ATLANTA — Lynette Williams went on a camping trip last October to celebrate her birthday, but instead, it would spark a long and frustrating medical journey.
She woke up the next morning with unexpected hand tremors. Whenever she'd put up her right hand, it would start shaking. A few days later, that escalated to a sharp pain in her right shoulder.
The first-grade teacher at Dunwoody Christian Academy went to urgent care and said the X-rays didn't pick up anything, a sign that it was a neurological issue. She scheduled an appointment with a specialist, who told her the pain could be rooted in stress.
Williams tried scheduling an MRI. She was told the earliest appointment was for February as hospitals struggled to keep up with primary care and the ever-changing pandemic.
"I had to wait till the end of January, February just to get an appointment. So it's been a journey. It's been overwhelming and it's been depressing," she said.
Months went by with little sleep. Her pain and tremors only got worse, until she could hardly stand up on New Year's weekend and decided to go to the emergency room at Emory University Hospital in Midtown.
“[The nurse] was like, 'how long this been going on?'" Williams recounted. She explained to the nurse that she had been undergoing pain for months and struggled to get an appointment.
"I don't know what would have happened if I wouldn't have went to the emergency room," she said, after finally getting help.
It's for emergencies like hers that hospitals are asking those seeking COVID-19 testing to not go to emergency rooms, which have seen an increase in patients.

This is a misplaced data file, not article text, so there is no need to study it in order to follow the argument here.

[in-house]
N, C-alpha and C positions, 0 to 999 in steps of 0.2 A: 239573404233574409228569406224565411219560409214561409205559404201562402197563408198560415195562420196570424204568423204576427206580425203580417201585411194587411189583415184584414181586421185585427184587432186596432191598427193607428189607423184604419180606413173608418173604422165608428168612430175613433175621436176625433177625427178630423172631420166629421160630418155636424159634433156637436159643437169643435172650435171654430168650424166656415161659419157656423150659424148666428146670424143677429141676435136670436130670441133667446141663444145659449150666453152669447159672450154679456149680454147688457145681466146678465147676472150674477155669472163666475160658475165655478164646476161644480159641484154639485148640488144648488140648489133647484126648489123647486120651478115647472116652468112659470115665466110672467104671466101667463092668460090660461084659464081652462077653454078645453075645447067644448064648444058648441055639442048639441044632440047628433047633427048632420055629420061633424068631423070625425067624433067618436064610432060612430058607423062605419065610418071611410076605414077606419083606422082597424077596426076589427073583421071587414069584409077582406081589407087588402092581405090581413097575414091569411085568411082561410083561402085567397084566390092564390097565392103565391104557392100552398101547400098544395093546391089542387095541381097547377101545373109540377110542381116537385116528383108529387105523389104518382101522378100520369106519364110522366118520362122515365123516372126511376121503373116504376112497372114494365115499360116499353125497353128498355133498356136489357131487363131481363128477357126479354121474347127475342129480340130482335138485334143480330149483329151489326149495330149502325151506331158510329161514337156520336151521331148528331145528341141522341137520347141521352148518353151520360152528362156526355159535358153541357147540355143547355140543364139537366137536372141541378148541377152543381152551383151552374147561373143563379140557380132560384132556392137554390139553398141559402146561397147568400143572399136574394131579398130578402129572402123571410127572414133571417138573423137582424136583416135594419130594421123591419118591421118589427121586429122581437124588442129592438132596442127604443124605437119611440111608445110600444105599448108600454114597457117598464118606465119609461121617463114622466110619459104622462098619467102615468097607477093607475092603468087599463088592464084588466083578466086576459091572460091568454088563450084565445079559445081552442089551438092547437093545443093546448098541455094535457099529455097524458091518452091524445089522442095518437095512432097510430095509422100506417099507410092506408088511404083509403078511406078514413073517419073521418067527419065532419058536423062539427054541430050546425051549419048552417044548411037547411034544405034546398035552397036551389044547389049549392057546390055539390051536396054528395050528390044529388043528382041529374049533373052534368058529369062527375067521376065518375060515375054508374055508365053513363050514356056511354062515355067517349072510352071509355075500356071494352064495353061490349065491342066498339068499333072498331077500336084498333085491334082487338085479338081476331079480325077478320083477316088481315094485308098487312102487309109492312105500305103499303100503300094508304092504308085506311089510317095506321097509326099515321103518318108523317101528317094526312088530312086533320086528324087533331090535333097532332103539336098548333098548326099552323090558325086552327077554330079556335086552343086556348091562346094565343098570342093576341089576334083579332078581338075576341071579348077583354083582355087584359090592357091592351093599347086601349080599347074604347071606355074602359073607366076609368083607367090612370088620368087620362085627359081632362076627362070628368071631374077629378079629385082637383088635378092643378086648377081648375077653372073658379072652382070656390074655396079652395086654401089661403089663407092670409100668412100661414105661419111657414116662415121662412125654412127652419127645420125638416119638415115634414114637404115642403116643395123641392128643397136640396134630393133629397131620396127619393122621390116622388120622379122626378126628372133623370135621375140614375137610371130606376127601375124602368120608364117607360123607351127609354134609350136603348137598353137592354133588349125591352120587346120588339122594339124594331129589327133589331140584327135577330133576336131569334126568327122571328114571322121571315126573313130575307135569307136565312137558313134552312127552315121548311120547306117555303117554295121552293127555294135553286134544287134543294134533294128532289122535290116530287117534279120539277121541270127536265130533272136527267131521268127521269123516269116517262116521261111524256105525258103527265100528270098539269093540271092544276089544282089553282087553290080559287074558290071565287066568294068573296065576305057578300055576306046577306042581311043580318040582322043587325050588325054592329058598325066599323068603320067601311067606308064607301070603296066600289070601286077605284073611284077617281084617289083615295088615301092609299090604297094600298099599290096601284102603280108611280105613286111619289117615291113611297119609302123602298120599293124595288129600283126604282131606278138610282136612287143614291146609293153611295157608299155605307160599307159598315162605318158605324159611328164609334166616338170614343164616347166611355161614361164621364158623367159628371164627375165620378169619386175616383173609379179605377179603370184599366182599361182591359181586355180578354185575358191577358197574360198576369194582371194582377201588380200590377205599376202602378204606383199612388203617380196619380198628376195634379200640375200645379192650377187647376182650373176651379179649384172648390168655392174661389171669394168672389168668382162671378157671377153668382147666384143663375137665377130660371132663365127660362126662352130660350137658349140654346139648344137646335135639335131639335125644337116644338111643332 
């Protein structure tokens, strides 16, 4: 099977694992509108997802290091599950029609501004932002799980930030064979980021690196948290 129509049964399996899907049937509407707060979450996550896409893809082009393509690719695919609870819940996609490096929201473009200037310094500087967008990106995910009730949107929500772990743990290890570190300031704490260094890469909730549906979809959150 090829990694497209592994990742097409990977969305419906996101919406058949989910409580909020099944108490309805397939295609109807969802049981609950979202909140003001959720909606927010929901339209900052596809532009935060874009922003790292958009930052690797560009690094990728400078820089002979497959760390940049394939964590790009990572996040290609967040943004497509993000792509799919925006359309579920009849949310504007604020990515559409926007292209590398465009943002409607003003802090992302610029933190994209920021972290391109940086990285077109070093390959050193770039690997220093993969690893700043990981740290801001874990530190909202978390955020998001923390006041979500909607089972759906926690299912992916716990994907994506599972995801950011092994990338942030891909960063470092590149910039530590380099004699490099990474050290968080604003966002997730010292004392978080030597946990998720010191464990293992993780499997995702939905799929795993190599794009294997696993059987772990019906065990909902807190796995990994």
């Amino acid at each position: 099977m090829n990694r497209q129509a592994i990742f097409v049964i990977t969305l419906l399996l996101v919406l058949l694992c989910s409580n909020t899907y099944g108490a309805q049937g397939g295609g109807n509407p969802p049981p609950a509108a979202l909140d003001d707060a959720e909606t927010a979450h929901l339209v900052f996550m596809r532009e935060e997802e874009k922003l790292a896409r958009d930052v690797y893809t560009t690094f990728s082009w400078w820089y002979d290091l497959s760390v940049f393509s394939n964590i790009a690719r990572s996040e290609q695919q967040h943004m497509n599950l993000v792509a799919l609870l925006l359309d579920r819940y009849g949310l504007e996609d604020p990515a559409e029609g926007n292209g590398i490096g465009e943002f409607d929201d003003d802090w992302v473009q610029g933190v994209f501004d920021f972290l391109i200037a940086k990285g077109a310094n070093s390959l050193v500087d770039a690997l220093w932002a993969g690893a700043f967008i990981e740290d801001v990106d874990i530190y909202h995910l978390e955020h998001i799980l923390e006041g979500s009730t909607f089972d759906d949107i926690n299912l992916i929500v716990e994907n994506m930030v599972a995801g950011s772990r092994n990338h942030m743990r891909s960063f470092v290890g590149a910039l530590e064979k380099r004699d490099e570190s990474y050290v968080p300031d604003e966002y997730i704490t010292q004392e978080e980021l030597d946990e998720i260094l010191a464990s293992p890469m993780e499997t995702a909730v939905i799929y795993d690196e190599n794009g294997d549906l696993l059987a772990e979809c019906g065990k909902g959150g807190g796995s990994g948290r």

As the omicron variant has rapidly spread throughout Georgia, local hospitals have noticed an uptick in patients seeking everyday coronavirus care, from treating mild symptoms to trying to get tested for the virus, hospitals said.
"Emergency room activity has increased significantly for both emergent and non-emergent situations, including those seeking COVID-19 testing without the need for further care or treatment. To keep emergency rooms available to individuals who have the most critical health needs, we encourage the public to utilize COVID-19 testing through the use of urgent care and primary care locations, public health and mass testing sites, and at-home testing kits."
While at the hospital, Williams finally received an MRI. The scan found masses on her spine, neck, breast and liver. She needed surgery, which she said was going to get canceled.
"Due to short staff and COVID," she said. "A lot of patient had COVID some of the staff had COVID as well. So they was gonna cancel my appointment."
Her doctor fought for her to receive immediate attention, she said.
"But like my neurologist said, I didn't have three, four weeks left, I would have been paralyzed," she said.
She said her doctor fought for three hours to get her help.
Doctors have performed three surgeries so far, with the potential of more to come, along with radiation and possible chemotherapy, according to Williams.
She said she is very grateful for her school support system, her family, friends, and the doctors at Emory that she says are incredible.